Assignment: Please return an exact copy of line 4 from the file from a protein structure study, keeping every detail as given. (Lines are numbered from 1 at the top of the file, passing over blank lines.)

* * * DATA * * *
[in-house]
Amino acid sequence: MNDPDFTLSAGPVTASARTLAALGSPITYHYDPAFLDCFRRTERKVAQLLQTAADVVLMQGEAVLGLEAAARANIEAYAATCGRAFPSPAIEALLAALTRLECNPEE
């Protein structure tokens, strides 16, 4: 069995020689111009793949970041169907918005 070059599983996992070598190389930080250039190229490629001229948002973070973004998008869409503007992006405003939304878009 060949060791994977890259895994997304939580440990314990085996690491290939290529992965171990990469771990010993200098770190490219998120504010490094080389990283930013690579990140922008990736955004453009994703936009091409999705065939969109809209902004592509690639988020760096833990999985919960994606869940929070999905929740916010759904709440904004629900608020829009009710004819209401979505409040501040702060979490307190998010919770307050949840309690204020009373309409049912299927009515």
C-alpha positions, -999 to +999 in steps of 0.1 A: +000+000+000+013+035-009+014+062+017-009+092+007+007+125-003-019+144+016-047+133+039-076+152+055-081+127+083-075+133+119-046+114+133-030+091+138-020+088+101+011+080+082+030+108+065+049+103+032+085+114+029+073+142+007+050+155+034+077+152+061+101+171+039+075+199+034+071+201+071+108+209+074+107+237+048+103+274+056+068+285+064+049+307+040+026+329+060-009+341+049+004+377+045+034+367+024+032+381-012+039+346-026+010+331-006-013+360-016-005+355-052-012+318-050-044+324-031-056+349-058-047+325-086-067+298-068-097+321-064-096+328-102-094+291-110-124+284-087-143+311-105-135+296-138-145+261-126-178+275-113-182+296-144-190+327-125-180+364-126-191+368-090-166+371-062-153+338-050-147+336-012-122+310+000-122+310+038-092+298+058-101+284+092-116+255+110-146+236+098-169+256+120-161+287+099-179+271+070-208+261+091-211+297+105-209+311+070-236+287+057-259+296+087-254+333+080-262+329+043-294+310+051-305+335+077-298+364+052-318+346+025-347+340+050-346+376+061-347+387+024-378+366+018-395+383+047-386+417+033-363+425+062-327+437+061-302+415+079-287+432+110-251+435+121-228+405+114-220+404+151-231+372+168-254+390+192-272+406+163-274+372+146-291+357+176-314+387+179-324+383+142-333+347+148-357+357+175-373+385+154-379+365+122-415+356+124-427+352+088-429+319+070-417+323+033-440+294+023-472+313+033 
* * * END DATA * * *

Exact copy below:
C-alpha positions, -999 to +999 in steps of 0.1 A: +000+000+000+013+035-009+014+062+017-009+092+007+007+125-003-019+144+016-047+133+039-076+152+055-081+127+083-075+133+119-046+114+133-030+091+138-020+088+101+011+080+082+030+108+065+049+103+032+085+114+029+073+142+007+050+155+034+077+152+061+101+171+039+075+199+034+071+201+071+108+209+074+107+237+048+103+274+056+068+285+064+049+307+040+026+329+060-009+341+049+004+377+045+034+367+024+032+381-012+039+346-026+010+331-006-013+360-016-005+355-052-012+318-050-044+324-031-056+349-058-047+325-086-067+298-068-097+321-064-096+328-102-094+291-110-124+284-087-143+311-105-135+296-138-145+261-126-178+275-113-182+296-144-190+327-125-180+364-126-191+368-090-166+371-062-153+338-050-147+336-012-122+310+000-122+310+038-092+298+058-101+284+092-116+255+110-146+236+098-169+256+120-161+287+099-179+271+070-208+261+091-211+297+105-209+311+070-236+287+057-259+296+087-254+333+080-262+329+043-294+310+051-305+335+077-298+364+052-318+346+025-347+340+050-346+376+061-347+387+024-378+366+018-395+383+047-386+417+033-363+425+062-327+437+061-302+415+079-287+432+110-251+435+121-228+405+114-220+404+151-231+372+168-254+390+192-272+406+163-274+372+146-291+357+176-314+387+179-324+383+142-333+347+148-357+357+175-373+385+154-379+365+122-415+356+124-427+352+088-429+319+070-417+323+033-440+294+023-472+313+033 